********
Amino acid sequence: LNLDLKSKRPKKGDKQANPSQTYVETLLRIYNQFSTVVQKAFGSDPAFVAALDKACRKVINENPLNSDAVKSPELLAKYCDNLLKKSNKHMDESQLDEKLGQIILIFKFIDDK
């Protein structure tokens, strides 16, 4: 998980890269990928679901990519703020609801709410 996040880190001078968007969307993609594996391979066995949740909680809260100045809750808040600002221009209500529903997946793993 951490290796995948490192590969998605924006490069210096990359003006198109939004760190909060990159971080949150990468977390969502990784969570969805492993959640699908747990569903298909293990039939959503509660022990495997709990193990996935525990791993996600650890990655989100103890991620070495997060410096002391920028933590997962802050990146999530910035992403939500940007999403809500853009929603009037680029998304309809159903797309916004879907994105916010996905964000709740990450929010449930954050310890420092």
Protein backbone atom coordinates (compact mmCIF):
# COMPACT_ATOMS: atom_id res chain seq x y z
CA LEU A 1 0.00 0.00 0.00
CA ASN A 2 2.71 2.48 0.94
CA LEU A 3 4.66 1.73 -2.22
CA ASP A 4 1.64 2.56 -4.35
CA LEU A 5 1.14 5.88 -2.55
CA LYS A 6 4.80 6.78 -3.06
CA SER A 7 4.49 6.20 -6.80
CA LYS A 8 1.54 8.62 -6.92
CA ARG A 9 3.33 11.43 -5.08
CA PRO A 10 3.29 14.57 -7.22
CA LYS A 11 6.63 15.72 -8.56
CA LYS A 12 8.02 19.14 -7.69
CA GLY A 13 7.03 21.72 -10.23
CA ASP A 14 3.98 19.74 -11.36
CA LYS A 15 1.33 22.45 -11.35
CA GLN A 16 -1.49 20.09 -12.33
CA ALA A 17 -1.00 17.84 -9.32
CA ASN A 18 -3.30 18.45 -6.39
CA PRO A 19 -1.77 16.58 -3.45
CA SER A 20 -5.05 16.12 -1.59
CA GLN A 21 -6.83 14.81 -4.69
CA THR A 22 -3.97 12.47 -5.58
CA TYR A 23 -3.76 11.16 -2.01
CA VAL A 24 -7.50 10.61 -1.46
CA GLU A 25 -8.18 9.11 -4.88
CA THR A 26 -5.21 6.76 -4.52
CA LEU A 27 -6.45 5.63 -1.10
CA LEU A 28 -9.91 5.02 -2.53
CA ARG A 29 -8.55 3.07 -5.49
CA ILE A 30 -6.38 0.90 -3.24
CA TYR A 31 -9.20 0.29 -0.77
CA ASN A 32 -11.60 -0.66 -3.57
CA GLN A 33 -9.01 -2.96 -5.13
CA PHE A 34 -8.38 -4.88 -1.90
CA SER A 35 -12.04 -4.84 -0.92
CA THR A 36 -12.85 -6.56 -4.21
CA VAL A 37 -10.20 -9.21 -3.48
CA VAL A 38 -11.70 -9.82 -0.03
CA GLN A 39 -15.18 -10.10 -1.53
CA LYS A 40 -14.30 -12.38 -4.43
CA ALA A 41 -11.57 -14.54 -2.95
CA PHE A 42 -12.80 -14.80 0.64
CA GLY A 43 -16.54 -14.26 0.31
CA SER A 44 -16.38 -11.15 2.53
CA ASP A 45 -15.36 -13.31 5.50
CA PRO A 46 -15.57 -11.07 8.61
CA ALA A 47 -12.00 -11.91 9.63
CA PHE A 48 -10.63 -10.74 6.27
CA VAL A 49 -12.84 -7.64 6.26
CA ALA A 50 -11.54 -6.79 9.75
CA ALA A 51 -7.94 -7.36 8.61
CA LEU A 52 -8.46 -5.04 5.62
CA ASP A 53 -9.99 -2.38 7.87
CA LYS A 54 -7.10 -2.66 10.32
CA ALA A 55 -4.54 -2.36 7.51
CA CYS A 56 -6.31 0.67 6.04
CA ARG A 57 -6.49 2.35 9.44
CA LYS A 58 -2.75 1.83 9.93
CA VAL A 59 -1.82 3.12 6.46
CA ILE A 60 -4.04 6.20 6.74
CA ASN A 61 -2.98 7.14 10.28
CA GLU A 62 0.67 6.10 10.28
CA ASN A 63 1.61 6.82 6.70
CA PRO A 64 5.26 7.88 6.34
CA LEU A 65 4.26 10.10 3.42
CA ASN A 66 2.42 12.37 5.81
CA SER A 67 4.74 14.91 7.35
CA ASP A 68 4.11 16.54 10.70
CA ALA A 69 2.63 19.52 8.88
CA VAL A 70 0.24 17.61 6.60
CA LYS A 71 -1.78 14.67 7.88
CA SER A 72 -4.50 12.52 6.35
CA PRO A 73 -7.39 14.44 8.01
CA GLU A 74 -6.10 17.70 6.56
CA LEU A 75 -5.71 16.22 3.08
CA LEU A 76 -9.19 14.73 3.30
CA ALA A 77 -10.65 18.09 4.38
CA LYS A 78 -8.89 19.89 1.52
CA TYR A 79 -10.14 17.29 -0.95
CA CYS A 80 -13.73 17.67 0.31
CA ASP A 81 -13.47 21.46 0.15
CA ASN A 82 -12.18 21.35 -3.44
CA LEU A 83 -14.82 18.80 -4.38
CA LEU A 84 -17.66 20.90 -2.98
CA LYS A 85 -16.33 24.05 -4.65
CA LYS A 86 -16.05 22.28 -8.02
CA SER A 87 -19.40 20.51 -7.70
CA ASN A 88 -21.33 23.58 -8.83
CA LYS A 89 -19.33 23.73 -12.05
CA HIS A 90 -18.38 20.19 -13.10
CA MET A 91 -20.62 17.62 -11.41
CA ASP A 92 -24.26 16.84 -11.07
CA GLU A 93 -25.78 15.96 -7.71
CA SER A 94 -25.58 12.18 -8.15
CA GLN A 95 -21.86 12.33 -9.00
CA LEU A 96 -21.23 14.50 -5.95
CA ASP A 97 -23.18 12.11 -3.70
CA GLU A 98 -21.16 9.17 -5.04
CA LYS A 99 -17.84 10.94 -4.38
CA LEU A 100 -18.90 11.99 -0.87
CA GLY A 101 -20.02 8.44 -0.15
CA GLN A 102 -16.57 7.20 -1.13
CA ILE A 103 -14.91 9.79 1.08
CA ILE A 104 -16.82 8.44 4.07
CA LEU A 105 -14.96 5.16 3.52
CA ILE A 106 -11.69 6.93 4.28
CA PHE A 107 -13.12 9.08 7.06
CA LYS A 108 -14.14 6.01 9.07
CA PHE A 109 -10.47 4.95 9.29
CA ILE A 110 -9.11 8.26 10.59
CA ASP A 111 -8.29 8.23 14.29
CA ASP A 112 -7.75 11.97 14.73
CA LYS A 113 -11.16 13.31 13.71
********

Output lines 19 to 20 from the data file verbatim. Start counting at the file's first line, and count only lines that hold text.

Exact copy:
CA LYS A 15 1.33 22.45 -11.35
CA GLN A 16 -1.49 20.09 -12.33